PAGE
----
The cornerstone was laid on November 11, 1888, by Bishop Ludden of Syracuse. The silver trowel used, which had been presented by the Executive Committee of the Church Building Association, is kept in the church archives. The stone itself is a massive block of red Westerly granite with five polished faces bearing inscriptions. It weighs 2 ½ tons. The church was dedicated with great solemnity on May 15, 1892 by Bishop Charles McDonnell in his first public act as the newly consecrated Bishop of Brooklyn. The Apostolic Delegate to the United States, Msgr. Martinelli, presided at the Pontifical High Mass.
A magnificent pile in Gothic Revival, High Victorian style, the cruciform church opened to rave reviews. The Brooklyn Daily Eagle declared St. Augustine Church “one of the finest examples of Gothic architecture in the country,” and later, “one of Brooklyn’s most picturesque church.” The New York Times headline the day after the dedication declared St. Augustine: “Brooklyn’s Finest Church.” Its electric lighting, quite novel at the time, was cause for astonishment. The American Institute of Architects Guide to New York City (Harcourt Brace Publishing, 1988) says of the church:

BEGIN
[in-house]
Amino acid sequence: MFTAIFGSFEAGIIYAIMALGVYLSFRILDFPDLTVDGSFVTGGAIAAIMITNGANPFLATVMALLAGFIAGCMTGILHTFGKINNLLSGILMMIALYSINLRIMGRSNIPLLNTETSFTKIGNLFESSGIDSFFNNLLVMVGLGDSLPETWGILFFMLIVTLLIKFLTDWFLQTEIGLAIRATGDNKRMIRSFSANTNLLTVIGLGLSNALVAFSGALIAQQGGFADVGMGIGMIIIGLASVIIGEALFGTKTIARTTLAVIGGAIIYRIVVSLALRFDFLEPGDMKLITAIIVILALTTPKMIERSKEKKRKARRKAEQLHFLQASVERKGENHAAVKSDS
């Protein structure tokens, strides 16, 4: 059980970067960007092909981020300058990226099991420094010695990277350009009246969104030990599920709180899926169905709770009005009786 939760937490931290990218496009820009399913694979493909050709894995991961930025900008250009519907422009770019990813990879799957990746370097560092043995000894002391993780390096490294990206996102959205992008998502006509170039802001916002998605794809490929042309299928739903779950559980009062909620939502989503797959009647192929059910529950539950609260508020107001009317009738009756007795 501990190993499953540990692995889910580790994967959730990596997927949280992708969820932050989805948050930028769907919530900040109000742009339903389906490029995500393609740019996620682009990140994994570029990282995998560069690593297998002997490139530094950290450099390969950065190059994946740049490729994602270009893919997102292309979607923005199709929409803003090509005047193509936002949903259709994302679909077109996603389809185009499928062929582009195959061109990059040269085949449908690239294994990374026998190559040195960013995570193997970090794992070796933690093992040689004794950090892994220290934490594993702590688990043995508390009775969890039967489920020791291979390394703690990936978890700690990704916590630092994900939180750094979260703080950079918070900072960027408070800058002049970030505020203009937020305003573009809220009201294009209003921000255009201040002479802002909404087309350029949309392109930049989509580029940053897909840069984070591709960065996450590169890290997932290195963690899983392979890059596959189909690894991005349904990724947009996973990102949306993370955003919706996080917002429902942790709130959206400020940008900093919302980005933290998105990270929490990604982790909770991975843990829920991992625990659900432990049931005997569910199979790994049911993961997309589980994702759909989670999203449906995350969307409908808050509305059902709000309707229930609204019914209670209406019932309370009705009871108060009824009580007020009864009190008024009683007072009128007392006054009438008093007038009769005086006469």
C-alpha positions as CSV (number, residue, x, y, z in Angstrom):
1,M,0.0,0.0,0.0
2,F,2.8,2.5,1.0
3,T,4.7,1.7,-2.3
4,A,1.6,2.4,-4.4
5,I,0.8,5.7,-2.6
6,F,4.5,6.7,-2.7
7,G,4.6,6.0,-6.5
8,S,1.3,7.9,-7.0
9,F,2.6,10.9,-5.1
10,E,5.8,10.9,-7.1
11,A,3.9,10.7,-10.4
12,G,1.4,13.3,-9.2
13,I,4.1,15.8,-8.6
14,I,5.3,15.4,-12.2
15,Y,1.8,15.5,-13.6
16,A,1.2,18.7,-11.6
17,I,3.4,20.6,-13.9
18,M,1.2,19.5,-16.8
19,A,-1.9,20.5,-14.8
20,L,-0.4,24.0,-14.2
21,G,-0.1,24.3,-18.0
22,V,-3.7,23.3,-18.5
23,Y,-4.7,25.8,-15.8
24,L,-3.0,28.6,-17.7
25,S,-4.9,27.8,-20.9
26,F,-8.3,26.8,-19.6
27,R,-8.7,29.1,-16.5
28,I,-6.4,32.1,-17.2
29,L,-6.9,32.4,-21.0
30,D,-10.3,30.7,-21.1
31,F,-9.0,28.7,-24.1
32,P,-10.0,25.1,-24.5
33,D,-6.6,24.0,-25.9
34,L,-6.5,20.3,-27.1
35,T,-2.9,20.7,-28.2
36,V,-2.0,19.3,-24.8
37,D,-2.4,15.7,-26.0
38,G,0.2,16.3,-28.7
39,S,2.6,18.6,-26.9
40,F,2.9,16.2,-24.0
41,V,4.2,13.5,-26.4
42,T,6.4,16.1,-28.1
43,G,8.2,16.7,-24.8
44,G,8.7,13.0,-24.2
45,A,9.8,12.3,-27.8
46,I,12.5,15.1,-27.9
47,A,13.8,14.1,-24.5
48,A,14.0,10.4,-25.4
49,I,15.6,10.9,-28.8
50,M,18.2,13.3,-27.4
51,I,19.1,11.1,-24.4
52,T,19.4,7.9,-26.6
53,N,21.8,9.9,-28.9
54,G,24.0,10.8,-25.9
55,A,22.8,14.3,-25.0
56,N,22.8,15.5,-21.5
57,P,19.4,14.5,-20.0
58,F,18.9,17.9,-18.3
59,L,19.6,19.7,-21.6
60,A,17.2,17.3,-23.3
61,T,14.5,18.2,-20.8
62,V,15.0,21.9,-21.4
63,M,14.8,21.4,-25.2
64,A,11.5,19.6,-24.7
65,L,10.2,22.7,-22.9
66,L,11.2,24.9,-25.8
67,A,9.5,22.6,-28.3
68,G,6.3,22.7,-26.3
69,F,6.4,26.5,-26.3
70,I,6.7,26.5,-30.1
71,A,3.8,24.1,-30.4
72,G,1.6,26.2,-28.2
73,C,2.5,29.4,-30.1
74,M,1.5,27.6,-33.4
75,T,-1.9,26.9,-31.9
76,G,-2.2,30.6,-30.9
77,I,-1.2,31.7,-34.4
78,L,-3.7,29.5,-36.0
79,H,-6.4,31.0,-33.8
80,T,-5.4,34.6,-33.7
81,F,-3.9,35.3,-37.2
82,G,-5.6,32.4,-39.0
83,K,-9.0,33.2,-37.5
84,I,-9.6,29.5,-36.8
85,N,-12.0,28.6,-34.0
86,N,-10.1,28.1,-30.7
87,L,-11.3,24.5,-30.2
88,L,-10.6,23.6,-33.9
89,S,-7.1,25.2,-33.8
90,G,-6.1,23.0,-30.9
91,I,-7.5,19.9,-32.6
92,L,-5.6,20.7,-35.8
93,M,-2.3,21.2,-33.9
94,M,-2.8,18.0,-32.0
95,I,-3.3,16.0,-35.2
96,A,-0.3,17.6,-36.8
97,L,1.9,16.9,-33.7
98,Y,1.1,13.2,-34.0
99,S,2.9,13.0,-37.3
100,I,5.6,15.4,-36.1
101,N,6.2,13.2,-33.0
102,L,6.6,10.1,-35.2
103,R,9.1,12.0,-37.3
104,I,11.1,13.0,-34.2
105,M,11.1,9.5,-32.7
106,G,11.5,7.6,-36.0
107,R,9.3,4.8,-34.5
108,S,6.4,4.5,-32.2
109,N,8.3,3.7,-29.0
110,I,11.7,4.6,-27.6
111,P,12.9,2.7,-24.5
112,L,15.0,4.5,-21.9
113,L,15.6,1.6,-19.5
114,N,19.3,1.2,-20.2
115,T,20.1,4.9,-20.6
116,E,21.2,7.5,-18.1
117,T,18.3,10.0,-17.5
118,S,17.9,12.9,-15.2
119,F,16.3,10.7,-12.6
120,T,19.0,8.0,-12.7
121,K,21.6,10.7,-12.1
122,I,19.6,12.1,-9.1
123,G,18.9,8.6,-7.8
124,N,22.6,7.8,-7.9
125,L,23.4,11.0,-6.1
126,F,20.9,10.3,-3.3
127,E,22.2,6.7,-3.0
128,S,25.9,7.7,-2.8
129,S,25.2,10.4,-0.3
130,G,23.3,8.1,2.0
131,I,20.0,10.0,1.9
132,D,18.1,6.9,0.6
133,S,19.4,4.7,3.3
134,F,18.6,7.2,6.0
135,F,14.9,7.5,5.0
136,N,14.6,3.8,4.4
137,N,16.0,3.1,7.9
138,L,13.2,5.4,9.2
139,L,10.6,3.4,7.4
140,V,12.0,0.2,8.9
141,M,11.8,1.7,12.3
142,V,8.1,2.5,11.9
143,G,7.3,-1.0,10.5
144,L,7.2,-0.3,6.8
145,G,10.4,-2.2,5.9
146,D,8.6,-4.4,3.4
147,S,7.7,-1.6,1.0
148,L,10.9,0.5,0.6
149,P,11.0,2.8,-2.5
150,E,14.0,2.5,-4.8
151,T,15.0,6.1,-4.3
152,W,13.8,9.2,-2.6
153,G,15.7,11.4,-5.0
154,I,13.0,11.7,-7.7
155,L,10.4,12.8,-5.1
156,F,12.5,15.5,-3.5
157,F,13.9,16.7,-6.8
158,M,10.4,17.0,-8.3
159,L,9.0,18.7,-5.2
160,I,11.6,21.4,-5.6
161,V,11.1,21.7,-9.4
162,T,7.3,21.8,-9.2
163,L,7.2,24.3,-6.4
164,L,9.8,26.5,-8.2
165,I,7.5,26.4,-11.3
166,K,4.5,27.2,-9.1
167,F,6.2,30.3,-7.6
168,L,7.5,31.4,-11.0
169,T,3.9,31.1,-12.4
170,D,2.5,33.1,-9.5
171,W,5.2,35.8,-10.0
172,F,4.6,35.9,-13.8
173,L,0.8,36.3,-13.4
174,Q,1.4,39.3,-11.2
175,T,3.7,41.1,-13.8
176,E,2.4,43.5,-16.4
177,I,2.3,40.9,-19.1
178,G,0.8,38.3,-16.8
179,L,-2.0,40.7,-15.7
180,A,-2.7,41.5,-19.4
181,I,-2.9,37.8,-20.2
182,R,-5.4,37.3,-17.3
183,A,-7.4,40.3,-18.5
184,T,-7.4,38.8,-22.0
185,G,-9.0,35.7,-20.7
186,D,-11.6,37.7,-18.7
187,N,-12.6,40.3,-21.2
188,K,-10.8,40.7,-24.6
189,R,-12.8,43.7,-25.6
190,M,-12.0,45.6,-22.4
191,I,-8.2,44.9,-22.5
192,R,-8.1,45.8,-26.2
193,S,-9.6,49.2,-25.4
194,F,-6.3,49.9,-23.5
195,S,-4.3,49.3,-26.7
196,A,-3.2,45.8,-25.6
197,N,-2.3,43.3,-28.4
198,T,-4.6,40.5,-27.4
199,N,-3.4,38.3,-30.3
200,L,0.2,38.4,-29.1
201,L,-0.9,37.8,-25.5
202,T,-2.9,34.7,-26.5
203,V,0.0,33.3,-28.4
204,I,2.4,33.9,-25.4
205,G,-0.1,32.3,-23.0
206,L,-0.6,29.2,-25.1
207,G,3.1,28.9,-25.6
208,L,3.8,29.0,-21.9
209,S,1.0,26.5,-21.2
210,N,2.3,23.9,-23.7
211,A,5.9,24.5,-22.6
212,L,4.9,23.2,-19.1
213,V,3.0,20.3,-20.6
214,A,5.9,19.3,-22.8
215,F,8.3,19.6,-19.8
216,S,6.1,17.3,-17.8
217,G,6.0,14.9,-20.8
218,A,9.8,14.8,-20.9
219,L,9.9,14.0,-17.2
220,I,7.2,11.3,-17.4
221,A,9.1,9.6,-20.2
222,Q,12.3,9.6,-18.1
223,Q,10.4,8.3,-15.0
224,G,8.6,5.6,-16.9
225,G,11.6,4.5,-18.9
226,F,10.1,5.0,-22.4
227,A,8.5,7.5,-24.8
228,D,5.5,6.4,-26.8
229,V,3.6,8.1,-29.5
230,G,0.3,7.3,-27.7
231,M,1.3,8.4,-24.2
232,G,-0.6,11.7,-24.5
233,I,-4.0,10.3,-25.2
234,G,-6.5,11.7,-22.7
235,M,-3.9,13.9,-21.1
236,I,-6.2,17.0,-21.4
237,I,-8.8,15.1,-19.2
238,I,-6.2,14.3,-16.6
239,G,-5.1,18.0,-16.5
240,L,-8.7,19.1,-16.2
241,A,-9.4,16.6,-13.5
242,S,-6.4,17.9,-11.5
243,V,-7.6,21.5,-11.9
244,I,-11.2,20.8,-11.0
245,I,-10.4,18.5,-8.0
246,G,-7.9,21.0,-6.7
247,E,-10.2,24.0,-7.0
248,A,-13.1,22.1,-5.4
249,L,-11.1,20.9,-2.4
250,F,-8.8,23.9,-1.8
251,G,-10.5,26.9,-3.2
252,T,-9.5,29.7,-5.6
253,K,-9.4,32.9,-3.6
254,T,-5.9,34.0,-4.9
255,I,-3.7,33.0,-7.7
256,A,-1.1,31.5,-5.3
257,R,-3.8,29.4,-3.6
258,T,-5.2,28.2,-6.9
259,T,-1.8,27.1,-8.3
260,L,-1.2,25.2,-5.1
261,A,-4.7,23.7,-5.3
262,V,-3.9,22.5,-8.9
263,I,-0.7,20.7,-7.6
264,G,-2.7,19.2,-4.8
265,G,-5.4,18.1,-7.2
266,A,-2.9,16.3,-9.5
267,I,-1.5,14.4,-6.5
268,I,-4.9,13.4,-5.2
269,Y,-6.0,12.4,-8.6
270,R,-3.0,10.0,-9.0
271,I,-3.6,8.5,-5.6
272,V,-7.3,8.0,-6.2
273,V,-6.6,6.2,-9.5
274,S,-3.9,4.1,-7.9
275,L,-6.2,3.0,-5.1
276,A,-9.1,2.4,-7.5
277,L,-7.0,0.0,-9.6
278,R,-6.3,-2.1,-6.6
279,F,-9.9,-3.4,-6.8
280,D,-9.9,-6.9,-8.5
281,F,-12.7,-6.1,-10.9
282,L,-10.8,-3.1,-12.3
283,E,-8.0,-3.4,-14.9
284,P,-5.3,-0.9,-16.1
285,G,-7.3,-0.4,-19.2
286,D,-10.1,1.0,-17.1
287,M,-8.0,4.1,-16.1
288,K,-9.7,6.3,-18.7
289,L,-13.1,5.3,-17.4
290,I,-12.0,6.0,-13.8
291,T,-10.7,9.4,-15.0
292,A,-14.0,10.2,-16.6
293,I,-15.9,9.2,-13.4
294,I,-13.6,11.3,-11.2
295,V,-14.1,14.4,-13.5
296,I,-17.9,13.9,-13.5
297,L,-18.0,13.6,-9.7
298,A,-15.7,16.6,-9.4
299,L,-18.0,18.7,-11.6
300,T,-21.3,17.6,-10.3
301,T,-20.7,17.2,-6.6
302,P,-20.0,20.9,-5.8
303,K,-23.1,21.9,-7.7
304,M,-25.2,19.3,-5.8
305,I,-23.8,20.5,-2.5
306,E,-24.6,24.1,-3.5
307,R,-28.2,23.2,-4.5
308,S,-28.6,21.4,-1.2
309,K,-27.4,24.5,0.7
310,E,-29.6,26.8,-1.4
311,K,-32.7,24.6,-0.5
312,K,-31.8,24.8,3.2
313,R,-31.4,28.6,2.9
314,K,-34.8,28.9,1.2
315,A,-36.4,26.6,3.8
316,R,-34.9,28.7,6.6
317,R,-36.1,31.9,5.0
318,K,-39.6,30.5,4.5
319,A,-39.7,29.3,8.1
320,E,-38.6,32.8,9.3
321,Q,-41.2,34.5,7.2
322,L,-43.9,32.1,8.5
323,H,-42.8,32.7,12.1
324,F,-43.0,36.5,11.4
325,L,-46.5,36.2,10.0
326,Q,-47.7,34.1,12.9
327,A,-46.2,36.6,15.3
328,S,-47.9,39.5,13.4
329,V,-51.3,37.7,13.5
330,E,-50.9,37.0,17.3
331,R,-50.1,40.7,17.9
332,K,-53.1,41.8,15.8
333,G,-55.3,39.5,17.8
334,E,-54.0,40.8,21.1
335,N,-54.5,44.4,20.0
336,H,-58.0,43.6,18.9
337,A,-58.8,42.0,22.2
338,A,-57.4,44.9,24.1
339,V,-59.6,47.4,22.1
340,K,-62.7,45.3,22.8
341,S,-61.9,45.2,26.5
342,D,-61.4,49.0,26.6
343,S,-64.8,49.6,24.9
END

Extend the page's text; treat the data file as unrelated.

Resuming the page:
Sixth Avenue is one of Park Slope’s grandest streets, block after block containing rows of amazingly preserved row housing. St. Augustine’s provides an oasis along the stately avenue, both spatially and in change of scale. The crusty tower with its mottled brownstone contrasts with the smoothness of the row housing. It is one of the most elaborate and architecturally distinguished Roman Catholic churches in Brooklyn which has as many Roman Catholic churches as Rome. Queen Victoria’s best awaits you within.
A Beloved Landmark
Often praised as the “Notre Dame” or “Cathedral” of Park Slope, the church is a beloved landmark in the neighborhood. Officially it is listed as “eligible” for landmark status. The destruction of New York City’s Pennsylvania Station in 1963 gave new impetus to historic preservation efforts, and within a year of the establishment of Mayor Robert Wagner’s New York landmarks Preservation Commission, St. Augustine Church was among the first buildings in Brooklyn to be proposed as a landmark. At the time only a handful of churches in the city had been officially designated as such, and at a hearing of the Commission in City Hall on February 8, 1966, the Diocese of Brooklyn vigorously protested its designation, as well as that of other church-owned properties including the bishop’s residence at 241 Clinton Avenue, the former Charles Pratt House. Arguing that the law restricted the right of an owner to alter or demolish a designated landmark, the preservation of a building could conceivably impede the primary mission of the church. The Commission reserved decision. (The Daily News, February 2, 1966). The parish remains committed to the challenge of preserving its historic legacy and has begun an ambitious program of exterior restoration. It has applied for listing on the State and National Register of Historic Places.